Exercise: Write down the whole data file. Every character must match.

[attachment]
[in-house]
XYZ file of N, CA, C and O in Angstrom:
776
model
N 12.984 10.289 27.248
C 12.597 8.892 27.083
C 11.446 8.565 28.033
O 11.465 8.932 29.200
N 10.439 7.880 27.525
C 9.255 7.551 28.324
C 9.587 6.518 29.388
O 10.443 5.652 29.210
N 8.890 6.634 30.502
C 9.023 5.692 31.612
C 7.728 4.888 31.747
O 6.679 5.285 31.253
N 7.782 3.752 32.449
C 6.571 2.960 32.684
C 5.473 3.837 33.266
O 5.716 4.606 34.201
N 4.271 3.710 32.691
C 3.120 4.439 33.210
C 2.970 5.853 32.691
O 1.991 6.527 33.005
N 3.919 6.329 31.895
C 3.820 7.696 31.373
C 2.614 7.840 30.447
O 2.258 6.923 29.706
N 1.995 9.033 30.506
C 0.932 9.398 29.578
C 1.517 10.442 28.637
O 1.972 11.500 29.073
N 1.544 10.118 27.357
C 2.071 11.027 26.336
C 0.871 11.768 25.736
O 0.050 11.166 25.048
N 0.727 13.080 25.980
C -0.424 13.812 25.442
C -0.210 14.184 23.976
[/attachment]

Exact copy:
[in-house]
XYZ file of N, CA, C and O in Angstrom:
776
model
N 12.984 10.289 27.248
C 12.597 8.892 27.083
C 11.446 8.565 28.033
O 11.465 8.932 29.200
N 10.439 7.880 27.525
C 9.255 7.551 28.324
C 9.587 6.518 29.388
O 10.443 5.652 29.210
N 8.890 6.634 30.502
C 9.023 5.692 31.612
C 7.728 4.888 31.747
O 6.679 5.285 31.253
N 7.782 3.752 32.449
C 6.571 2.960 32.684
C 5.473 3.837 33.266
O 5.716 4.606 34.201
N 4.271 3.710 32.691
C 3.120 4.439 33.210
C 2.970 5.853 32.691
O 1.991 6.527 33.005
N 3.919 6.329 31.895
C 3.820 7.696 31.373
C 2.614 7.840 30.447
O 2.258 6.923 29.706
N 1.995 9.033 30.506
C 0.932 9.398 29.578
C 1.517 10.442 28.637
O 1.972 11.500 29.073
N 1.544 10.118 27.357
C 2.071 11.027 26.336
C 0.871 11.768 25.736
O 0.050 11.166 25.048
N 0.727 13.080 25.980
C -0.424 13.812 25.442
C -0.210 14.184 23.976